These may present some of the reasons why it is difficult to come up with a universal, multi-year vaccine, given that the flu virus changes frequently and yearly. That being said, many companies/sponsors are trying to dig deeper into the biology of influenza and are coming up with technologies and different targets that may help with achieving a more robust flu vaccine.

Vaccine components

What is important for a vaccine is to activate the body’s immune system. To achieve that, each vaccine has to consist of at least one or several components capable of triggering the desired effect:

  • Antigen

Every vaccine contains a component to activate the immune response so that the next time body is faced with the same pathogen, it can recognize it and not get sick. This is usually a small part of the disease-causing agent (bacteria or virus) or can be a weakened form of a pathogen, that will trigger the immune system but not cause disease.

  • Preservatives

Preservatives help to keep the vaccine safe from contamination. Some vaccines are packaged in single-use vials or pre-filled syringes meant to be administered directly to one person. Such vaccines do not necessarily need preservatives. However, vials that contain multiple doses for several people need to be safe for repeated use and preservatives there serve to prevent contamination once the vaccine gets in contact with the air. The commonly used preservative is 2-phenoxyethanol, which is proven safe to be used in vaccines and other products, given it has low toxicity in humans.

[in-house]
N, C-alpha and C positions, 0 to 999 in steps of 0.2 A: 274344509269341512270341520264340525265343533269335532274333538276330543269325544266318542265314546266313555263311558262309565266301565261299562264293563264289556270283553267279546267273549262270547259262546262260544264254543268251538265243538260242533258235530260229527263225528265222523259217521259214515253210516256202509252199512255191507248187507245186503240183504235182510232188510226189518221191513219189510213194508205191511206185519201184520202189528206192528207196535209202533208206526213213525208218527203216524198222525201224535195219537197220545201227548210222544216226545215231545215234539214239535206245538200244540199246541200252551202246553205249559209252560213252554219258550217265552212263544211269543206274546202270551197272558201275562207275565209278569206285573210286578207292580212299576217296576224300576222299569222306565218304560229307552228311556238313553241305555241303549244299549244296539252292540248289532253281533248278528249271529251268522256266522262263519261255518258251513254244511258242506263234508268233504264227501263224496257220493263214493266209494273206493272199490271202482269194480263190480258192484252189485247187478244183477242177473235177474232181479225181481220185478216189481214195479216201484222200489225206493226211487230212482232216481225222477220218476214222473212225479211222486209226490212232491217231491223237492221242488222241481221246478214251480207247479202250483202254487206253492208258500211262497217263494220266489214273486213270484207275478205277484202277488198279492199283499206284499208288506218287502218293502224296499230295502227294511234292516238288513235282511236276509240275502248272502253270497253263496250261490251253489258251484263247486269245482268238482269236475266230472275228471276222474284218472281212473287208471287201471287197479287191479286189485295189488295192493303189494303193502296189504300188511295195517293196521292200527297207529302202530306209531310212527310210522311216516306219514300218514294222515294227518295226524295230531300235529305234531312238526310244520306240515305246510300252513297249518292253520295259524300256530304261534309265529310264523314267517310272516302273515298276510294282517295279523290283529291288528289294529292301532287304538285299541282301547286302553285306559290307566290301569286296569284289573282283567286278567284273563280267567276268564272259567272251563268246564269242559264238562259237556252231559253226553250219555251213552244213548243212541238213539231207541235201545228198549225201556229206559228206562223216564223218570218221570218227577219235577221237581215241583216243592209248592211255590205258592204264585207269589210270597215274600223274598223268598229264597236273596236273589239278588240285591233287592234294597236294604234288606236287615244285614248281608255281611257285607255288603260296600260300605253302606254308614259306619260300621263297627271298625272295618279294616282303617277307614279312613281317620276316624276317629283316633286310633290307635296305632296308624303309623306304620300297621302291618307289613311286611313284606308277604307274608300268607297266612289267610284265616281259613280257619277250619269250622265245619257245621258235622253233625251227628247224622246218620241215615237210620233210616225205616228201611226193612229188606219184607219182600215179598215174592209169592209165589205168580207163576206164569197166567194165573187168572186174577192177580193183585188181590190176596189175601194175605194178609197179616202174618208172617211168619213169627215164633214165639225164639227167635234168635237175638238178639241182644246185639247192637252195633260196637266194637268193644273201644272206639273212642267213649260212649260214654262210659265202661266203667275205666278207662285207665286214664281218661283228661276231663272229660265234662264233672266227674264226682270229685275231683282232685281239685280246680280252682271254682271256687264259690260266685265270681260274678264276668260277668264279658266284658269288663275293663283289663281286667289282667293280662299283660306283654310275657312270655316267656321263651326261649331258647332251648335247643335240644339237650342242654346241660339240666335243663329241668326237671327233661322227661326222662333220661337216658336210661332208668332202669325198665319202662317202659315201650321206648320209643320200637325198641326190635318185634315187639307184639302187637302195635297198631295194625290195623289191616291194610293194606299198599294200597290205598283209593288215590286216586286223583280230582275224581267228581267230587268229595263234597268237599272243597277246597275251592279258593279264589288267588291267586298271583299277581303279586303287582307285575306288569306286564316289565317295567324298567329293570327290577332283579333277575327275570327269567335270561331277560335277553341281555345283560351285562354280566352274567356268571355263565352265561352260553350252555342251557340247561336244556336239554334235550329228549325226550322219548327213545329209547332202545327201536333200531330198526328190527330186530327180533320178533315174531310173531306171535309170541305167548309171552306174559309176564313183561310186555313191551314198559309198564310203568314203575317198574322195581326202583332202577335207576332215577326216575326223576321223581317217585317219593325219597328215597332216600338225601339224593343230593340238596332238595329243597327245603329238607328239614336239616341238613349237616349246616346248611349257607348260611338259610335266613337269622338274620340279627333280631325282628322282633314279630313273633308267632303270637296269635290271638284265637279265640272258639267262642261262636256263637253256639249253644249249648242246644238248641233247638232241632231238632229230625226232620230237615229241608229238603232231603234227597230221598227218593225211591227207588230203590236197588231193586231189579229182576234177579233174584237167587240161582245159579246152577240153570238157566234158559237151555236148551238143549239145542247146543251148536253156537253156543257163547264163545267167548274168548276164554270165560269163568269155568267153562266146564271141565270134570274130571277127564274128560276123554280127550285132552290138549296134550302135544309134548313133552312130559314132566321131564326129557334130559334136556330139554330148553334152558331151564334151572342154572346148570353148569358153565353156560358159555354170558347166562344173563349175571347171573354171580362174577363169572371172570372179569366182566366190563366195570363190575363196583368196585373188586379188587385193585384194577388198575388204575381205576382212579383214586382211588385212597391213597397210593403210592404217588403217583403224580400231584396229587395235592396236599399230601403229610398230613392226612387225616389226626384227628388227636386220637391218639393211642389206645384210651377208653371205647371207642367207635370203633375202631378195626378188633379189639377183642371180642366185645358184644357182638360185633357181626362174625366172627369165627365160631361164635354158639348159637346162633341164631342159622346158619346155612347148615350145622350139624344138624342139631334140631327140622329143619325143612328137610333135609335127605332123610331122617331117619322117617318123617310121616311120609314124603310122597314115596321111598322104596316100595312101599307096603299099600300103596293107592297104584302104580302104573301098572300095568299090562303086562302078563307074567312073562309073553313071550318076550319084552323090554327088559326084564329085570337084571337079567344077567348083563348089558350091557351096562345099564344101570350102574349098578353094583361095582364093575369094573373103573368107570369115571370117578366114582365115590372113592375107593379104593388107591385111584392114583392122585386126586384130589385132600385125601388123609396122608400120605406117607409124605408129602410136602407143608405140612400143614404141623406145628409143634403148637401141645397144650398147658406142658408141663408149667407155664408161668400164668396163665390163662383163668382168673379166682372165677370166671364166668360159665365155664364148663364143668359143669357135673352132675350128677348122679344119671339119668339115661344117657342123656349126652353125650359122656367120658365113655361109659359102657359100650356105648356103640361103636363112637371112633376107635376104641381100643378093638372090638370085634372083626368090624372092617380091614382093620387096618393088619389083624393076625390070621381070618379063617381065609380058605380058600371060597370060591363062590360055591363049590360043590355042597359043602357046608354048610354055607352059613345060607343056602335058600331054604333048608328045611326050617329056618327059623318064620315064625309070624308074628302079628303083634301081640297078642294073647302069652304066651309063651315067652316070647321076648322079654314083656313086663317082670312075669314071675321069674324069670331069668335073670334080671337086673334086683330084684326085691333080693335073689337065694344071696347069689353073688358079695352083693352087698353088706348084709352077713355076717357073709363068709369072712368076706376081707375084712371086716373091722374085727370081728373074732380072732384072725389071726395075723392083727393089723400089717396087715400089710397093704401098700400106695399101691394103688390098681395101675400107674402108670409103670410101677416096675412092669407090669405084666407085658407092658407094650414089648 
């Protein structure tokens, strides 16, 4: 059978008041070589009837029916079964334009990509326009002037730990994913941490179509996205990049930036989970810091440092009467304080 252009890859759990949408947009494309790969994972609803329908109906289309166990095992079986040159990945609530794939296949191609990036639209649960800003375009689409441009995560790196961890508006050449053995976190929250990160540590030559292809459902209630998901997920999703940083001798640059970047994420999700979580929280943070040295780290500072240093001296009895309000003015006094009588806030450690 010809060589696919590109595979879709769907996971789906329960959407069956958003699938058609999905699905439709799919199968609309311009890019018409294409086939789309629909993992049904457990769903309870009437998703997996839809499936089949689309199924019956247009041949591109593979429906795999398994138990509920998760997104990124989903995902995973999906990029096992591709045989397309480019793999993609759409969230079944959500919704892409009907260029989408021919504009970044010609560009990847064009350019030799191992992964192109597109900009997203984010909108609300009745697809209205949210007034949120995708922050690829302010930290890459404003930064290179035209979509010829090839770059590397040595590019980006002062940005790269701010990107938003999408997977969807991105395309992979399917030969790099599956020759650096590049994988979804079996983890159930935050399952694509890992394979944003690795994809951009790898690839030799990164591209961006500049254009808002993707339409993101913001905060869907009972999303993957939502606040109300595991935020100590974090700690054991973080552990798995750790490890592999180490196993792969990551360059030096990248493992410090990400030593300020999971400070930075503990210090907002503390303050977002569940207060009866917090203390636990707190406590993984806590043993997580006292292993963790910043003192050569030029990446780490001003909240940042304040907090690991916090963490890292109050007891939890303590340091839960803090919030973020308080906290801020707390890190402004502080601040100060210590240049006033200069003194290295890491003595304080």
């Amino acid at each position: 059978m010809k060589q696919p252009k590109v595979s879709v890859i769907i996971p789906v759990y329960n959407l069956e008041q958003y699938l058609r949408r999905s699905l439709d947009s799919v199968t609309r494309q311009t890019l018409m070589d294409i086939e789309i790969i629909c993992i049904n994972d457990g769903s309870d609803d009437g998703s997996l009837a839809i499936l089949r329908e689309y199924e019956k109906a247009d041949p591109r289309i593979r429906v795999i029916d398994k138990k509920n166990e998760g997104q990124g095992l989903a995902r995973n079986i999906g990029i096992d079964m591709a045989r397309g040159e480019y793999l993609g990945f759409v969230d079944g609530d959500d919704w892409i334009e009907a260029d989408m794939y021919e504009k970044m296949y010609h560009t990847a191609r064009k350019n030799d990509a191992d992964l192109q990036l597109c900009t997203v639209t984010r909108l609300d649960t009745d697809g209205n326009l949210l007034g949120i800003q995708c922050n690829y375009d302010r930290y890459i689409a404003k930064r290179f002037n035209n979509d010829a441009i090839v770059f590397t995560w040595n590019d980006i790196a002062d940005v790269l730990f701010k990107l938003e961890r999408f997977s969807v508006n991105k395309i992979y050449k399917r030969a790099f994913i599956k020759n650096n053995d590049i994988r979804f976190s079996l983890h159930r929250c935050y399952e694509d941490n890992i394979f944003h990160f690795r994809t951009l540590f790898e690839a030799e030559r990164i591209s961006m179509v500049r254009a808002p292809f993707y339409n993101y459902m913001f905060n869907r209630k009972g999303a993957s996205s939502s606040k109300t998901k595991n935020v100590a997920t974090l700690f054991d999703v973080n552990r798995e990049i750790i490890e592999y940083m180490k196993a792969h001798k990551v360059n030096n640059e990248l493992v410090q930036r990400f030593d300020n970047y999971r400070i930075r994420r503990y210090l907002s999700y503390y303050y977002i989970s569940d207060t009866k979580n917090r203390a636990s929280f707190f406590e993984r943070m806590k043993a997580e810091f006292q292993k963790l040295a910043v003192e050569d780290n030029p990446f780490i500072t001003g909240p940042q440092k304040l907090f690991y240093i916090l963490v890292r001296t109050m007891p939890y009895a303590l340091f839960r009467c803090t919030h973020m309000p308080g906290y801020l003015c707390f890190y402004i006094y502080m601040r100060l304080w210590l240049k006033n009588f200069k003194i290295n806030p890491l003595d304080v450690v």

• Stabilizers

Stabilizers serve to prevent chemical reactions from happening in the vial and can be sugars, proteins, gelatin, or amino acids.

  • Surfactants

Surfactants keep vaccines homogeneous and uniform, as they prevent clumping. They are commonly used in food too, for example, in ice cream.

  • Residuals

Residuals are substances present in a very small amount (measured in parts per million or parts per billion) in the vaccine as a trace of the manufacturing process. For example, seasonal flu vaccines are produced in eggs and because of that, a final vaccine may contain traces of egg protein, which are in such small quantities that vaccines are even safe to be administered to people with egg allergies.

  • Diluent

Normally, vaccines need to be in a certain concentration which defines the correct dose to be administered. Vaccines are either already prepared in such a concentration or sometimes need to be prepared before administration. To achieve the desired concentration, diluents are used. The most common one is a saline solution.

  • Adjuvants

Besides antigen, the vaccine can contain another active component to enhance its activity. These are adjuvants and they serve to improve the immune response to the vaccination, by stimulating a local immune response or even components of cellular immunity. The most commonly used adjuvant is based on aluminum salts, but there are also new, more complex platforms being used. Notably, aluminum is found in food and our environment and the amount used in vaccine is entirely safe for humans.

How are vaccines developed?

Starting dose and schedule